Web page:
Thiruvananthapuram | The victims of tobacco use and their doctors, brought together under the umbrella of Voice of Tobacco Victims Kerala, have appealed to Prime Minister Narendra Modi to ban sale of loose cigarettes in the country.
Easy accessibility and affordability of loose cigarettes enhance their appeal not just among initial smokers, but also in hardcore smokers, endangering their health and lives, Voice of Tobacco Victims (VoTV) said in a release here today.
According to Dr P Balagopal, Head and Neck Oncologist, Regional Cancer here, the ban will prove to be a major deterrent in a country where more than 70 per cent of cigarettes are sold loose. While easy affordability of loose cigarettes increases consumption among habituated smokers, the bigger cause of worry is the contribution to forming habits among youth and first-time users.
Once addicted, it becomes very difficult to wean off smoking, he said. Thirty-year-old Saju, a tobacco-induced oral cancer victim, says easy availability of loose cigarettes in all shops in his area increased his desire and inclination to smoke. I would often buy loose cigarettes as I could not afford a packet. Loose cigarettes also do not carry pictorial warnings that a packet has. I would appeal to the Union Government and Prime Minister to ban sale of loose cigarettes in India.
Retired Circle Inspector, Kerala Police and a tobacco-use cancer victim K S Varghese is also in favour of banning loose cigarettes. Loose cigarettes are a quick-buy option. A single cigarette can be bought for Rs eight or Rs 10 as against a packet that might cost between Rs 100 to Rs 140. All possible measures to protect youngsters from initiating to smoking should be taken, Varghese said.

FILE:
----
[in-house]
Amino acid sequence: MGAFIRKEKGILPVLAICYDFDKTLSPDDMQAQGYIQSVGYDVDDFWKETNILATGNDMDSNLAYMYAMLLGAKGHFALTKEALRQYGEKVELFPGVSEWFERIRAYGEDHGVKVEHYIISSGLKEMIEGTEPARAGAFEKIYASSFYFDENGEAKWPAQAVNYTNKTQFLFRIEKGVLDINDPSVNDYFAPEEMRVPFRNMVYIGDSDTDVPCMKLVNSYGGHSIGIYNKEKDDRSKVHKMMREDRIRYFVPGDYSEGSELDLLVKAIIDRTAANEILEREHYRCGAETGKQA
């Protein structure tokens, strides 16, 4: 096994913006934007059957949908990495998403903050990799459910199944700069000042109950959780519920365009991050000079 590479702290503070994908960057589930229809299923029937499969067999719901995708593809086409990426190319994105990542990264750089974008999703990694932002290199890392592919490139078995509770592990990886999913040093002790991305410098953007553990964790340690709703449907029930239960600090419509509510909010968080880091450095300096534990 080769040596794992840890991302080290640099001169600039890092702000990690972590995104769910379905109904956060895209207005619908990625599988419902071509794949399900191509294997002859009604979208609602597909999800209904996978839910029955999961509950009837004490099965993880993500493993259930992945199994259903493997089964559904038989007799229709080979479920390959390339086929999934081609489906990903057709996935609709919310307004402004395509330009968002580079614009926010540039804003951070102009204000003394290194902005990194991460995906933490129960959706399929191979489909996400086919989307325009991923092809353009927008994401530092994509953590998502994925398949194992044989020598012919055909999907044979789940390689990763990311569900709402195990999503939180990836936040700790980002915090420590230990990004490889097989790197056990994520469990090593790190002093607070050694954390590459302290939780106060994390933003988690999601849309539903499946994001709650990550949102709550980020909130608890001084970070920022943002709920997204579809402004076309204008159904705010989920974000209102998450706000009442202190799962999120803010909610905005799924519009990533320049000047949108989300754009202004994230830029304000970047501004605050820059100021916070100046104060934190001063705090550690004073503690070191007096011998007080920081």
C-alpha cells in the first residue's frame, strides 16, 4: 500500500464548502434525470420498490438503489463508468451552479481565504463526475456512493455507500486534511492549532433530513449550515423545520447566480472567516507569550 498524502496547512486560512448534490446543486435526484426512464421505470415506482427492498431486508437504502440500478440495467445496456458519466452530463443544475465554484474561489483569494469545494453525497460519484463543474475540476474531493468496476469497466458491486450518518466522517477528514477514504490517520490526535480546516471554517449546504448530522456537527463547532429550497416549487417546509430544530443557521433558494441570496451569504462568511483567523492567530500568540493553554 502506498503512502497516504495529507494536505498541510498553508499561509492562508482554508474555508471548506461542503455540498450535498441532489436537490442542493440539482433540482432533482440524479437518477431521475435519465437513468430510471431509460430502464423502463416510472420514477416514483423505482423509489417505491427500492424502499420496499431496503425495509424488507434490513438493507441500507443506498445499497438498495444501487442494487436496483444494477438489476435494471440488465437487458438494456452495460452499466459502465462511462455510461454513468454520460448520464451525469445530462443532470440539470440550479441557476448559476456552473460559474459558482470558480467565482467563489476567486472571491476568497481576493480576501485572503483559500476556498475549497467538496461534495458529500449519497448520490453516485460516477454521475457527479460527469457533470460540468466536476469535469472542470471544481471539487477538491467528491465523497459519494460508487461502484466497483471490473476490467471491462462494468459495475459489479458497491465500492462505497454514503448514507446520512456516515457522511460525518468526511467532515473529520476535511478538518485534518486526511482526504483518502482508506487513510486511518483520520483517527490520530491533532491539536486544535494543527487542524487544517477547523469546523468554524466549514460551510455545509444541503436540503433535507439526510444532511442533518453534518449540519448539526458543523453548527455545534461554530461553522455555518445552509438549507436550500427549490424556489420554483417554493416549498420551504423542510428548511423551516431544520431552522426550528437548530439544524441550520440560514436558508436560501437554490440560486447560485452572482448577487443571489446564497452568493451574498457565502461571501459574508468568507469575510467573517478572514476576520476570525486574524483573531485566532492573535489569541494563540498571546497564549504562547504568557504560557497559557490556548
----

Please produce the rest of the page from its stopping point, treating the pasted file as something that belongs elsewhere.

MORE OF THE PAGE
Senior oncologists and VoTV Patrons across the state have also welcomed the COTPA (Amendment) Bill 2015 that proposes a slew of affirmative tobacco control measures to promote public health. Among others, it recommends increasing the legal age of smoking from 18 to 21 years and expanding scope of Section 4 of COTPA, 2003 from ‘prohibition of smoking in public places’ to ‘prohibition of tobacco use in public places’.
VoTV is a unique campaign that gives a collective space and voice to tobacco victims with the aim of propagating the message, This is what tobacco did to us, we want to save others, it added.